Dorothy Parvaz Held Incommunicado in Iran; Regime Ruckus Rumbles On
11 May 2011 19:45
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Iran Daylight Time (IRDT), GMT+4:30
7:45 p.m., 21 Ordibehesht/May 11 Iranian-born Al Jazeera journalist Dorothy Parvaz, who was detained by Syrian authorities on her arrival in Damascus on April 29, was extradited to the Islamic Republic of Iran two days later, according to a statement issued by the Syrian Embassy in Washington, D.C.
Parvaz is a citizen of Iran, Canada -- where her family moved when she was ten years old -- and the United States -- where she received her graduate degree in journalism and worked for many years. According to the embassy's statement, she used an expired Iranian visa in an attempt to enter Syria illegally. On May 1, she was "escorted by the Iranian consul to Caspian Airlines flight 7905 heading to Tehran," the statement said.
After her arrival at Damascus International Airport on April 29, there was no word on Parvaz's whereabouts or status for five days. Although she was apparently already in Iran, Iranian Foreign Minister Ali Akbar Salehi, appearing May 2 at a press conference in the Qatari capital of Doha -- site of Al Jazeera's headquarters -- indicated that he had no information about her situation and called on Syria to look into the case. On May 4, Syrian authorities finally revealed that they had detained her, but gave no indication that she had been transferred to Iran three days previously. According to Al Jazeera, Syrian officials told the news network that she would be released.
Parvaz has been entirely incommunicado since she was first detained 12 days ago. As of the time of this publication, the government of the Islamic Republic has yet to issue any statement addressing the apparent fact that she has been held in Iranian custody for the past week and a half. Parvaz was apparently last in Iran in 2006, when she wrote a series of reports on her homeland for her then employer, the Seattle Post-Intelligencer. According to Al Jazeera, the network is "calling for information from the Iranian authorities, access to Dorothy, and for her immediate release."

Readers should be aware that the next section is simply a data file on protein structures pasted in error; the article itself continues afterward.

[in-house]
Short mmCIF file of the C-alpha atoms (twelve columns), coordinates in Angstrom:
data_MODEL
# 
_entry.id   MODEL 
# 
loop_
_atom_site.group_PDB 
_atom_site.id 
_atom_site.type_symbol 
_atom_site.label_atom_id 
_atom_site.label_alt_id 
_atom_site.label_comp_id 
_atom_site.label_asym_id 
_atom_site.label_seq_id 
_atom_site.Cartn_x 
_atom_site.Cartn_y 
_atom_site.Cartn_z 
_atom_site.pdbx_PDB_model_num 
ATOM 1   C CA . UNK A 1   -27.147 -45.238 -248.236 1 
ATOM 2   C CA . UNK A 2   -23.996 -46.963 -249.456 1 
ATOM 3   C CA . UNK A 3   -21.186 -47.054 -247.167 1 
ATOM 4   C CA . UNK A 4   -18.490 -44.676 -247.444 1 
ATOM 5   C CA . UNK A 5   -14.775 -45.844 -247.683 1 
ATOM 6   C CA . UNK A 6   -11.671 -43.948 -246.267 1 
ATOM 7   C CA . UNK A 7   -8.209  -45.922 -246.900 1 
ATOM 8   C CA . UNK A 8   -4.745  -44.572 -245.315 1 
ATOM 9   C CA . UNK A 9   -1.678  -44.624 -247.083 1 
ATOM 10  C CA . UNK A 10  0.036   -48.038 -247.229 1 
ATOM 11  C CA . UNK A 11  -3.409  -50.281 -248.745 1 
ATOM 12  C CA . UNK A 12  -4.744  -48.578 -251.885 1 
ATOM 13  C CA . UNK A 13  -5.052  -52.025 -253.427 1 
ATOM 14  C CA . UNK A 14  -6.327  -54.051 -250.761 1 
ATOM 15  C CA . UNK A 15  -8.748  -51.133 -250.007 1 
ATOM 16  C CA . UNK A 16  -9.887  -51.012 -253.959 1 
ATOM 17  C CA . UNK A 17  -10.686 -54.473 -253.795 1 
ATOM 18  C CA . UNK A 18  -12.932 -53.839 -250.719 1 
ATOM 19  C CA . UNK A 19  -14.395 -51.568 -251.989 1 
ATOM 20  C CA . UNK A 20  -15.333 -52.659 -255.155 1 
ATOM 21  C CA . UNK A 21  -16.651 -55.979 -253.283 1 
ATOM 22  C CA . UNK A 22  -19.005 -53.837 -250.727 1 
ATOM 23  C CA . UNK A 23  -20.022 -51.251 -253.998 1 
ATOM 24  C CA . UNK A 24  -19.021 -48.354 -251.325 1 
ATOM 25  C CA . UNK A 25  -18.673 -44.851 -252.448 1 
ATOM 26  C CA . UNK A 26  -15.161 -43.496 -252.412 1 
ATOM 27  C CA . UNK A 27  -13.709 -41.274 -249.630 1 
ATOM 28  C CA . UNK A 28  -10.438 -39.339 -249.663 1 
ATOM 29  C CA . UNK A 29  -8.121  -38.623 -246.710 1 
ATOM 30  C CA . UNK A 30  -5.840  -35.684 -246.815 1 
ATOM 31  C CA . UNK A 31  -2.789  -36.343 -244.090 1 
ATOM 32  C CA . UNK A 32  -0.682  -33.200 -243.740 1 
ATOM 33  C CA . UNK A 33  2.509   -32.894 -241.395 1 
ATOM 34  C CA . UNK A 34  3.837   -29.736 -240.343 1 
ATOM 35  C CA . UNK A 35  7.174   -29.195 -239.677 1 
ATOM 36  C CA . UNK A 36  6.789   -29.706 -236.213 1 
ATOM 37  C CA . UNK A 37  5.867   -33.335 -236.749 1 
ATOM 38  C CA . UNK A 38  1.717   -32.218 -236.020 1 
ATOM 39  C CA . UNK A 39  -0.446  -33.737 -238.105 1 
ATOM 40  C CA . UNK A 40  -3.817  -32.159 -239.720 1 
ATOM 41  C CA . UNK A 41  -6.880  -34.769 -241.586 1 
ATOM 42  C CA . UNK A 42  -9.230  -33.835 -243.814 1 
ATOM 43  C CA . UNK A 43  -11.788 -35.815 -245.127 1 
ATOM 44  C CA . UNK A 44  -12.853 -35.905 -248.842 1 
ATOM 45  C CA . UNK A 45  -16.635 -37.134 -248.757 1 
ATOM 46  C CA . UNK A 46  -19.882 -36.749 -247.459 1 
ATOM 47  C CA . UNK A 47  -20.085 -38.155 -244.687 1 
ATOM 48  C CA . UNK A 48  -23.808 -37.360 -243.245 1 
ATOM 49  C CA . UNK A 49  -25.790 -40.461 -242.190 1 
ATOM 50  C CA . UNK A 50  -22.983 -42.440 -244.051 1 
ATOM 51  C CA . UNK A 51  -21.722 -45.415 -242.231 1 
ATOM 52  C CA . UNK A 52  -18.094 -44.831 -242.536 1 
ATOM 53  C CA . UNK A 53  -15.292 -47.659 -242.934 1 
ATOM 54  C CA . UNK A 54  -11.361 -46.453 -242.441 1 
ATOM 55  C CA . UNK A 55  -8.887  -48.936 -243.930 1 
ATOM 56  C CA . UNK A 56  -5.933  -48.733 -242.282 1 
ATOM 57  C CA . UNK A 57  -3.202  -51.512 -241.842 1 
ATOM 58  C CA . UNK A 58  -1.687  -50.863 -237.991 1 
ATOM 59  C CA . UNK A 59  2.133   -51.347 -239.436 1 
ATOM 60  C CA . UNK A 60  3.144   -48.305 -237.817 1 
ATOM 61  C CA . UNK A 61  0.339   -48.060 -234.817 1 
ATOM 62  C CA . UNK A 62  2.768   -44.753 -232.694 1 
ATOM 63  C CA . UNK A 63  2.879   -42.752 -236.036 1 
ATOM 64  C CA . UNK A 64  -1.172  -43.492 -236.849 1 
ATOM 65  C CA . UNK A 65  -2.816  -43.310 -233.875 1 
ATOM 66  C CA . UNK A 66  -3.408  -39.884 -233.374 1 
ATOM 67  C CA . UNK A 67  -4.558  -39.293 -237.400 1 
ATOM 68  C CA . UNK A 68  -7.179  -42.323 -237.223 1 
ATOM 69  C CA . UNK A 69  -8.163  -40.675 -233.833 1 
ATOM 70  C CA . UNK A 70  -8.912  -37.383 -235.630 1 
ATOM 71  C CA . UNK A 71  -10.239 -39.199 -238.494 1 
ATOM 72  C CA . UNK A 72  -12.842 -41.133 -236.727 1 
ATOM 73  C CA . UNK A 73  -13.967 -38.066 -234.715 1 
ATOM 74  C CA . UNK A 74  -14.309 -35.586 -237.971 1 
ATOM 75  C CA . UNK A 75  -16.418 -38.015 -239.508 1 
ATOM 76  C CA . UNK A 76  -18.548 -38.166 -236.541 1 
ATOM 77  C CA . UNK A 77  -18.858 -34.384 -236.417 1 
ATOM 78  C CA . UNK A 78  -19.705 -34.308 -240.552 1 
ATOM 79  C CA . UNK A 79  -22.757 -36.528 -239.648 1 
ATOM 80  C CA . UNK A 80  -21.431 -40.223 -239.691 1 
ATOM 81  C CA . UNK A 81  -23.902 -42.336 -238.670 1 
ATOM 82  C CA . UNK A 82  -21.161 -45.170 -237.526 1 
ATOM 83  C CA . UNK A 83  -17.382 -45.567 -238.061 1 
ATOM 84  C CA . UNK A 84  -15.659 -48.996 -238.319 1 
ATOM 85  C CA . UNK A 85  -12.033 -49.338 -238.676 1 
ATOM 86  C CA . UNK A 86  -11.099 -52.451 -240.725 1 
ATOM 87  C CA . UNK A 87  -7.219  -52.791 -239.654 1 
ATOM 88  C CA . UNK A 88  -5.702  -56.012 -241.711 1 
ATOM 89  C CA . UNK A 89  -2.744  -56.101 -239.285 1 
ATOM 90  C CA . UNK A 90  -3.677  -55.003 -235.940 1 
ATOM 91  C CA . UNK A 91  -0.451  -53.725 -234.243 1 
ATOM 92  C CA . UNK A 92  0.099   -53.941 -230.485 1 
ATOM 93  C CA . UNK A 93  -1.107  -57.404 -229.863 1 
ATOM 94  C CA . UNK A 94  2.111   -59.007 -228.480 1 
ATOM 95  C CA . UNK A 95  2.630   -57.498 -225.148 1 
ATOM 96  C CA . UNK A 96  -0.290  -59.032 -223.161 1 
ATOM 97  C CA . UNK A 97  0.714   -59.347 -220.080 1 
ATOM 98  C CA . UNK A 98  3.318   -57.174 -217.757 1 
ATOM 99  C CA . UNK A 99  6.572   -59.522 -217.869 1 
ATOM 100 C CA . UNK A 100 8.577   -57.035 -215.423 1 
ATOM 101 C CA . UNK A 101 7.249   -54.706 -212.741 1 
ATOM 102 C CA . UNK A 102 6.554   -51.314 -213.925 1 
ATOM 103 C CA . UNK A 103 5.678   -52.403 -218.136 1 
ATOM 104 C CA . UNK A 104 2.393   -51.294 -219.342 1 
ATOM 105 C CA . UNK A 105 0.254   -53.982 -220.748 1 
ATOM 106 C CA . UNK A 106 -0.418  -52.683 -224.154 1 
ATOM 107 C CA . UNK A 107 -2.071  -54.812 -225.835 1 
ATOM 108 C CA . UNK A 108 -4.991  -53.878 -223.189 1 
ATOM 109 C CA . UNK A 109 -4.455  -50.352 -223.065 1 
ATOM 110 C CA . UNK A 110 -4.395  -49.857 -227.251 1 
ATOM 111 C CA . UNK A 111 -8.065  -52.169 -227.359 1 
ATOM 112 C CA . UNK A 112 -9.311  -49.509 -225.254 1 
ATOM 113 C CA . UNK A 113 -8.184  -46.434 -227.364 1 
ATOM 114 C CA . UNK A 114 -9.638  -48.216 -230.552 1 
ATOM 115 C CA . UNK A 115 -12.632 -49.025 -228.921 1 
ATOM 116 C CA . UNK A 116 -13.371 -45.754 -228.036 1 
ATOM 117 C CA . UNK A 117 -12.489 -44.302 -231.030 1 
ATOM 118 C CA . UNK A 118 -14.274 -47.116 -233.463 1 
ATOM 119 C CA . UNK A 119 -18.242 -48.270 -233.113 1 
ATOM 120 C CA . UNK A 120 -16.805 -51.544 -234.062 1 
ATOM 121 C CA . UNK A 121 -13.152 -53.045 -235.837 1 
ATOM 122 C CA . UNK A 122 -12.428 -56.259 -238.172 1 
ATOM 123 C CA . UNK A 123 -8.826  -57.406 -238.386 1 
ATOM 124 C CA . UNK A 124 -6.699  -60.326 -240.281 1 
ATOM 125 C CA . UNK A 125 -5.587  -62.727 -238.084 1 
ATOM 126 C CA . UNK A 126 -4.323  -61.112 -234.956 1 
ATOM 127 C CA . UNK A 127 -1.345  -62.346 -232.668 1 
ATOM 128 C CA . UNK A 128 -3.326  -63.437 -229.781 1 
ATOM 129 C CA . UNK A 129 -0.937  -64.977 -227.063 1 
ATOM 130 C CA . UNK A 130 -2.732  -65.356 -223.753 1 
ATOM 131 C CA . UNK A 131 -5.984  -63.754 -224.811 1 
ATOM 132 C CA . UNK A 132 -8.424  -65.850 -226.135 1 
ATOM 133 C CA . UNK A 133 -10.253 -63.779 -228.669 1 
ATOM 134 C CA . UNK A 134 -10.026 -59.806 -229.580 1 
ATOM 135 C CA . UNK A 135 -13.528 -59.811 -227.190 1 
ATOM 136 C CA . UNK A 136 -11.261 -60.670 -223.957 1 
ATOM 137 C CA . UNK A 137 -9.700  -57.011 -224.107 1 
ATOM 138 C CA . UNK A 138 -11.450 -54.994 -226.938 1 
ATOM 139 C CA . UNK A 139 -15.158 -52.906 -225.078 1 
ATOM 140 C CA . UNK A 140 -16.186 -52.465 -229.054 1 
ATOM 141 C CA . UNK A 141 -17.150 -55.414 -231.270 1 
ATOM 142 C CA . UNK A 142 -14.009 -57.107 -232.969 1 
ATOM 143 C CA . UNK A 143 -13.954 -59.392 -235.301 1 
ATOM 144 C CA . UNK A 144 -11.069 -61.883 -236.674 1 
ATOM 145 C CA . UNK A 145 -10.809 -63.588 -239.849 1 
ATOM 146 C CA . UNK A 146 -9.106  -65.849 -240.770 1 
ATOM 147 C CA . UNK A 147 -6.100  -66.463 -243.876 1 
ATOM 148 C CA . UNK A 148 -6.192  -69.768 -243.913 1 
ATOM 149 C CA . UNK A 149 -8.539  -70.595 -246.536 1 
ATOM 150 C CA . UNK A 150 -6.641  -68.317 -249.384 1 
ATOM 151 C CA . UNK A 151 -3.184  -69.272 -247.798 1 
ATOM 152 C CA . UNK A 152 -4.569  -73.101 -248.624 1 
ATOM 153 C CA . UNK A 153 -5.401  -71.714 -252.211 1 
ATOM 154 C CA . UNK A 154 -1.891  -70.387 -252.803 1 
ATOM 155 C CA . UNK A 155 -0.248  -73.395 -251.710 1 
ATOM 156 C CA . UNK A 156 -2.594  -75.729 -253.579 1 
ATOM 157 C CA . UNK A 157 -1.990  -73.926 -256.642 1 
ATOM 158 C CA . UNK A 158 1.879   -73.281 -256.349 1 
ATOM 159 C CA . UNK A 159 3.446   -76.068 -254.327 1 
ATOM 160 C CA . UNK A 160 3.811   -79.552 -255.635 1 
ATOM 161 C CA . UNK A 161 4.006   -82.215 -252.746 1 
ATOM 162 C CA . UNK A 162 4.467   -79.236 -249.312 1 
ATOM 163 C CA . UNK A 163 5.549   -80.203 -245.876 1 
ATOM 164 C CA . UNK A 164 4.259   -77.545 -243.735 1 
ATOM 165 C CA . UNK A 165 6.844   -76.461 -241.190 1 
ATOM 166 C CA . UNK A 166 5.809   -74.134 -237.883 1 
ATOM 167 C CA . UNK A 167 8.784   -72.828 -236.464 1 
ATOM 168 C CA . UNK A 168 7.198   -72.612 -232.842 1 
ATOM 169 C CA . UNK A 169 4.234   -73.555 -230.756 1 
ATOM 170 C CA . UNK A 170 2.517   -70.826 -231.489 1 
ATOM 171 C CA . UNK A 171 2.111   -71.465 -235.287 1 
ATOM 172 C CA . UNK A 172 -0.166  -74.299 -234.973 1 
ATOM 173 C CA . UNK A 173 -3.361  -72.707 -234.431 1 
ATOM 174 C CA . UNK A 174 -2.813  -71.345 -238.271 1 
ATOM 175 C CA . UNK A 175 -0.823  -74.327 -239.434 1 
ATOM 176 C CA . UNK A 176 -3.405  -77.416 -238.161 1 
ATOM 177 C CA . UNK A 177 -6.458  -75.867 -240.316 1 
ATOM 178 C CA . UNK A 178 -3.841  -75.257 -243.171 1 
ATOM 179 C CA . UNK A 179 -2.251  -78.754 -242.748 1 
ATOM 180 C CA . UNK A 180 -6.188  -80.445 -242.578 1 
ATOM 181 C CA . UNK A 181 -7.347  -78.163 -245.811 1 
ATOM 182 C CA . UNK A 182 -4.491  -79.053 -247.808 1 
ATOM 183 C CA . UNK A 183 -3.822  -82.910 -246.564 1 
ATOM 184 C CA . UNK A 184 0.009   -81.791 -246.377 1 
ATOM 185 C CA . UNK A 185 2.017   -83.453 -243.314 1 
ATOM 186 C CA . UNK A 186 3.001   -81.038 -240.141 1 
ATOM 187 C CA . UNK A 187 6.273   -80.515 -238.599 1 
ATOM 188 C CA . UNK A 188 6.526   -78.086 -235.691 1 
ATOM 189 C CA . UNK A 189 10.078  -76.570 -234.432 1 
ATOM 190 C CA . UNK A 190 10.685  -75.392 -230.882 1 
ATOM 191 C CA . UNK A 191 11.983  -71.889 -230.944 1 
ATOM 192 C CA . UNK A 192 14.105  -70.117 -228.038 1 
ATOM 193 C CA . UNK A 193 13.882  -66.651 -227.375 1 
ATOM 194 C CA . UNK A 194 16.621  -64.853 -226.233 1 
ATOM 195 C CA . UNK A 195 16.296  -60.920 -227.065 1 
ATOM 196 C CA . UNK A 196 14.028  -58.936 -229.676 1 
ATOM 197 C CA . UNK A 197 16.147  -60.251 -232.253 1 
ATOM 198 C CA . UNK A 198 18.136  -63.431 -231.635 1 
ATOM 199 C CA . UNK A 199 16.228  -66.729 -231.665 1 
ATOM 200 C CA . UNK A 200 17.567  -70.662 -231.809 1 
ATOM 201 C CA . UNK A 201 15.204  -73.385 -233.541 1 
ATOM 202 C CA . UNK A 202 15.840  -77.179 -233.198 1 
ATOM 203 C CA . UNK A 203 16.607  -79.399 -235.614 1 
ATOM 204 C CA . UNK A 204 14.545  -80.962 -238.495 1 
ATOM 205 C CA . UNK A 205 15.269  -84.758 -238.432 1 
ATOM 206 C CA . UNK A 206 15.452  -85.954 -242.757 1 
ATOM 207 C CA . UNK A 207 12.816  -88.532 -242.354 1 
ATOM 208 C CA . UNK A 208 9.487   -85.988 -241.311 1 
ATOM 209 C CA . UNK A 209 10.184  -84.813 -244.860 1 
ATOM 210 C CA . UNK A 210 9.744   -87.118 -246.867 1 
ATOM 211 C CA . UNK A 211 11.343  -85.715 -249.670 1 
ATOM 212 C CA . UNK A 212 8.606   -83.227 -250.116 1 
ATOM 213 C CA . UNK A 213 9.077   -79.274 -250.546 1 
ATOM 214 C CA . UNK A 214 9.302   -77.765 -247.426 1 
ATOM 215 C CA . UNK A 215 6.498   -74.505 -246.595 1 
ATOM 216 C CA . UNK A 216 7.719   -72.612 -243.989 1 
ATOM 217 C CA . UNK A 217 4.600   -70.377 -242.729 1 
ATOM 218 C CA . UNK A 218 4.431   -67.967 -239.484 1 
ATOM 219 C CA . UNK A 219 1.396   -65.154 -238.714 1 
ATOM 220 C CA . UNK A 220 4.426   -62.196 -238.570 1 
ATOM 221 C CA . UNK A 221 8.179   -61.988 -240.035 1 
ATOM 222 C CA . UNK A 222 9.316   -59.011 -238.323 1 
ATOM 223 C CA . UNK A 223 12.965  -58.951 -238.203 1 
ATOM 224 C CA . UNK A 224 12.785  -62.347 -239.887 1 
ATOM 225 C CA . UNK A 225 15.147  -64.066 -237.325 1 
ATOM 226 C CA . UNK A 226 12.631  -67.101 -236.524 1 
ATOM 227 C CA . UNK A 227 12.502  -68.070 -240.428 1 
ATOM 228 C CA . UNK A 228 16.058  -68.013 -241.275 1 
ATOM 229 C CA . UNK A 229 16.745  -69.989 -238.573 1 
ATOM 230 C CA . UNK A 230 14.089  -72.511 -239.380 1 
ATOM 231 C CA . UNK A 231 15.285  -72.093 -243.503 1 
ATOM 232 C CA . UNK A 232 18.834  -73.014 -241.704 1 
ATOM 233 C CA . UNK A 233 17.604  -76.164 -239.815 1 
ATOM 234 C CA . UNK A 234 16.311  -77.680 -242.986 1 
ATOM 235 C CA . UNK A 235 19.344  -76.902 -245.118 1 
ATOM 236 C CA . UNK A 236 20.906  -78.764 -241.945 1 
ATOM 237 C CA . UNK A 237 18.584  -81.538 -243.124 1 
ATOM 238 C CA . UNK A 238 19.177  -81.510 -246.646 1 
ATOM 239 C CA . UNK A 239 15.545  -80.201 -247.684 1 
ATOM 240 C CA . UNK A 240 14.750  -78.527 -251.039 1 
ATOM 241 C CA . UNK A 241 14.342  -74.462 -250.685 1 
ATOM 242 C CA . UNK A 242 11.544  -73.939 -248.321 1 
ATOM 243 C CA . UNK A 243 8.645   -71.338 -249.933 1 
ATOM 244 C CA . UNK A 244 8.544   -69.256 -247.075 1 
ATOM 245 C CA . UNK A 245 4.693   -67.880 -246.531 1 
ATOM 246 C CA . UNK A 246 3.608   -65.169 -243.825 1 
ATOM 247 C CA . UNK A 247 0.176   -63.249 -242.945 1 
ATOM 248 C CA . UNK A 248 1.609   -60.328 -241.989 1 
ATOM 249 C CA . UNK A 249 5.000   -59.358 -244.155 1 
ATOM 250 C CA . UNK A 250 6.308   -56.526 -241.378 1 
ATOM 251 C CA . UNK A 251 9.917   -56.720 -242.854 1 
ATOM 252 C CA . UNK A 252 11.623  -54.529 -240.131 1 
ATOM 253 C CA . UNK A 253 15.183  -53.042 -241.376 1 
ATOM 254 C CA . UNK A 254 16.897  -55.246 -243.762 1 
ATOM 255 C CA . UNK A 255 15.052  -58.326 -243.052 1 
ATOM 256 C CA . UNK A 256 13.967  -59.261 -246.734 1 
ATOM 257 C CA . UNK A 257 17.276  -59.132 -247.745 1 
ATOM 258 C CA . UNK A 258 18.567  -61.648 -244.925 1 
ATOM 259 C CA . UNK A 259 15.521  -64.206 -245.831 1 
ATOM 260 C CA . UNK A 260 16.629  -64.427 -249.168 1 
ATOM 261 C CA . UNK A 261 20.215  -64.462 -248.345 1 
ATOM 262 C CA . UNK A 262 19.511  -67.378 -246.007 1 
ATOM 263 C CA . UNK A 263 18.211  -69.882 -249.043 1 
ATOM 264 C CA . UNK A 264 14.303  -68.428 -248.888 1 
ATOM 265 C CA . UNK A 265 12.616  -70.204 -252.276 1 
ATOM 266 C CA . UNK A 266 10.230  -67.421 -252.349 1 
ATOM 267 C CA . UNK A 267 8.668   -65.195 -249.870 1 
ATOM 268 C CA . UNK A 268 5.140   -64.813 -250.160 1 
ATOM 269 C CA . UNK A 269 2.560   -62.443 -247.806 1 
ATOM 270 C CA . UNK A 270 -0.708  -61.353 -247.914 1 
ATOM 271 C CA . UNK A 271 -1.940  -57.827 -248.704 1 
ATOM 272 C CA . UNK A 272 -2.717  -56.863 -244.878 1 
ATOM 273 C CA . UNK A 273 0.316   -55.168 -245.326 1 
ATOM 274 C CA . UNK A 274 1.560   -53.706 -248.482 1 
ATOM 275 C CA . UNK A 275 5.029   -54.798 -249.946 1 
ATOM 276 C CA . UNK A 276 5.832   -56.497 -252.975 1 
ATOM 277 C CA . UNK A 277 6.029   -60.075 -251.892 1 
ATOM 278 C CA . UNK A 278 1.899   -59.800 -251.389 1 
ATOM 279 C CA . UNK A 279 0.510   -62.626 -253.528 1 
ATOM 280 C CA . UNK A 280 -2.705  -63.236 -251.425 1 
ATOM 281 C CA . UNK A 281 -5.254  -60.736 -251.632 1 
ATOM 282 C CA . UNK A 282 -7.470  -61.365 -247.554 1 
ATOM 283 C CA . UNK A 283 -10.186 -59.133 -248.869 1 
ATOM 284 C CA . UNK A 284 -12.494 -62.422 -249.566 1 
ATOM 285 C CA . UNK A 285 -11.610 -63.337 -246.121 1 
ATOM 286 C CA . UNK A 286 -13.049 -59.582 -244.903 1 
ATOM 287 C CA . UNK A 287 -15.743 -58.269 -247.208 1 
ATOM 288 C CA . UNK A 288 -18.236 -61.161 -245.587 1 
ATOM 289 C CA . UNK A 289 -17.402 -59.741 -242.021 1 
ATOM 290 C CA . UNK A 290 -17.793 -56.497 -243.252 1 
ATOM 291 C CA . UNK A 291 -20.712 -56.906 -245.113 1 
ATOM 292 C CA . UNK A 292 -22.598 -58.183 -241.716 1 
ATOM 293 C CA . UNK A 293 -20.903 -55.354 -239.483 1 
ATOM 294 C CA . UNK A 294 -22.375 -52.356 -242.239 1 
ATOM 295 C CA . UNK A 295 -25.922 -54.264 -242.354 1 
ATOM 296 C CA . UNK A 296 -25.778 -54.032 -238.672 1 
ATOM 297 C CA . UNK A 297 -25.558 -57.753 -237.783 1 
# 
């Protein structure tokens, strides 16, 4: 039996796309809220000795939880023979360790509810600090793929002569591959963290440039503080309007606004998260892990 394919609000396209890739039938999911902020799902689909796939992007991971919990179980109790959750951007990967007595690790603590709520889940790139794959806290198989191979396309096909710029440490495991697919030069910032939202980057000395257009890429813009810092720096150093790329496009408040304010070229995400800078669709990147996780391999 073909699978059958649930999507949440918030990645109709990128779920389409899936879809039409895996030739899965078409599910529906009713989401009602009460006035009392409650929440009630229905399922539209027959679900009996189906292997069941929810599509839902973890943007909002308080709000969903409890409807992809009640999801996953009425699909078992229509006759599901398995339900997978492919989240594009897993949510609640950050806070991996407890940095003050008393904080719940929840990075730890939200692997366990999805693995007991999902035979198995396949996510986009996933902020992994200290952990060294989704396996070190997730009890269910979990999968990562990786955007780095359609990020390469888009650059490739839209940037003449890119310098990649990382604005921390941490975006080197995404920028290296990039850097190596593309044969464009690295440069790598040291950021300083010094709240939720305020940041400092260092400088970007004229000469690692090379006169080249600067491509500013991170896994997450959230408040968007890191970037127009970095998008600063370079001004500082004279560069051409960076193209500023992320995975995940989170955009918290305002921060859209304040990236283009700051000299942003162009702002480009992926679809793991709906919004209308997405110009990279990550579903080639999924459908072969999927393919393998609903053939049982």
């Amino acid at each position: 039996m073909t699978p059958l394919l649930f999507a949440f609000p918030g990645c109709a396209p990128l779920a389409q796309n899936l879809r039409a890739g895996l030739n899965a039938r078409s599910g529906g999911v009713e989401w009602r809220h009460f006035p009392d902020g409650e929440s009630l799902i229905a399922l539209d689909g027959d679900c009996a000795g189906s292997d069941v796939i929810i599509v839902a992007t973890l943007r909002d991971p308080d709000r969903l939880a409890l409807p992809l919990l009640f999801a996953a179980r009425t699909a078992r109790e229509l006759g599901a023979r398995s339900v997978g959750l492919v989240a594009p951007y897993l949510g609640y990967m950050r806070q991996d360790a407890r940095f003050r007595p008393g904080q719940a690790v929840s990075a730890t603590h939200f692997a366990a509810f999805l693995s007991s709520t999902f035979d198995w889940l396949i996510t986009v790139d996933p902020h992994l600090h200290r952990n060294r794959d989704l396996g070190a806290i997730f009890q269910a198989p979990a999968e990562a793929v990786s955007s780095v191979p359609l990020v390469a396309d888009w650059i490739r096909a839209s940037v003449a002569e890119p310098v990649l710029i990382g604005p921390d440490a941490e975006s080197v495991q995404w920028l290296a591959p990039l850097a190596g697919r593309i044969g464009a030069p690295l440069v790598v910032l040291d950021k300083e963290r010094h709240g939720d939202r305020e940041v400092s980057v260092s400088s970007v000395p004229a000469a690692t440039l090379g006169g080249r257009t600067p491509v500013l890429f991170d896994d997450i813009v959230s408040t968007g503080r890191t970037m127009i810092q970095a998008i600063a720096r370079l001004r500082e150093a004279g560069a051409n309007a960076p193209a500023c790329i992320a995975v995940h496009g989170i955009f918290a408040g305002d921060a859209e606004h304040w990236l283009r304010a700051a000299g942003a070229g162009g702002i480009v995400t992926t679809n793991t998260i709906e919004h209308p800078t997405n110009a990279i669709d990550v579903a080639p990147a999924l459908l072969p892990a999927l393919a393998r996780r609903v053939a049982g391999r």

Our columnist Muhammad Sahimi compiled the following news items and commentary:
The struggle pitting Mahmoud Ahmadinejad and his supporters against Ayatollah Ali Khamenei and his faction continues unabated.
Hardline Majles deputy and Ahmadinejad critic Parviz Sarvari, a former officer in the Islamic Revolutionary Guard Corps, raised the issue of the Supreme Council for Iranian Expatriates, which was founded by Esfandiar Rahim Mashaei, Ahmadinejad's chief of staff. In the budget submitted to the Majles for the current Iranian year, Ahmadinejad requested a sizable budget for the council, which sparked considerable debate. In an interview with the hardline website Borhan, Sarvari said, "When the budget was being debated for approval, we were aware of text messages that were being sent to the deputies in which they were being promised to be put in charge of management and monitoring of projects worth more than a billion euros; this is a type of bribe that was intended to convince the deputies to approve the [council's] budget." The Majles has formed a committee to investigate the work of the council, of which Sarvari was a member. According to Sarvari, "The interesting point about the selection of members of the committee is that when the Majles was voting whether to form the committee some deputies voted against it, but [after its approval] they nominated themselves for the committee membership." Sarvari has thus resigned from the committee in the belief that it will not conduct a meaningful investigation. The Majles did not grant the requested budget for the council, but its chief, Mohammad Sharif Malak-Zadeh, said that it will continue its activities.
7-e Sobh, website of a daily newspaper published by supporters of Mashaei's, responded to Sarvari's accusations: "The claim made by some hardline Majles deputies about the Supreme Council for Iranian Expatriates offering bribes is an insult to the Majles. While the hardliners are trying to accuse the president of breaking the law and violating the rights of the legislative branch, they simultaneously and founded on a baseless accusation talk about bribes by the council to the deputies.... This is the same tactic used against the first vice president [Mohammad Reza Rahimi] when he was accused of bribing the deputies, but no evidence was ever presented and it remains just a claim."
In an analysis, Borhan also accused the "perverted team" -- code name for Mashaei and his inner circle -- of being silent about the "88 sedition," the Green Movement that arose around the time of the presidential election in 2009, the Iranian year of 1388. Borhan said that the silence did not end even after the Green Movement demonstrations of 25 Bahman/February 14, called for by Mir Hossein Mousavi and Mehdi Karroubi, "which induced many to take a position, but did not ring any bells [among Mashaei and his circle]." Borhan asserted that both the "sedition" and the "perverted team" have found a "common field to play and a common goal to shoot at. Their common goal is to separate the president and the principlists [hardline fundamentalists]. Those that have penetrated the government have used the office of the president to present themselves as an important political current and are trying to increase their credibility and influence."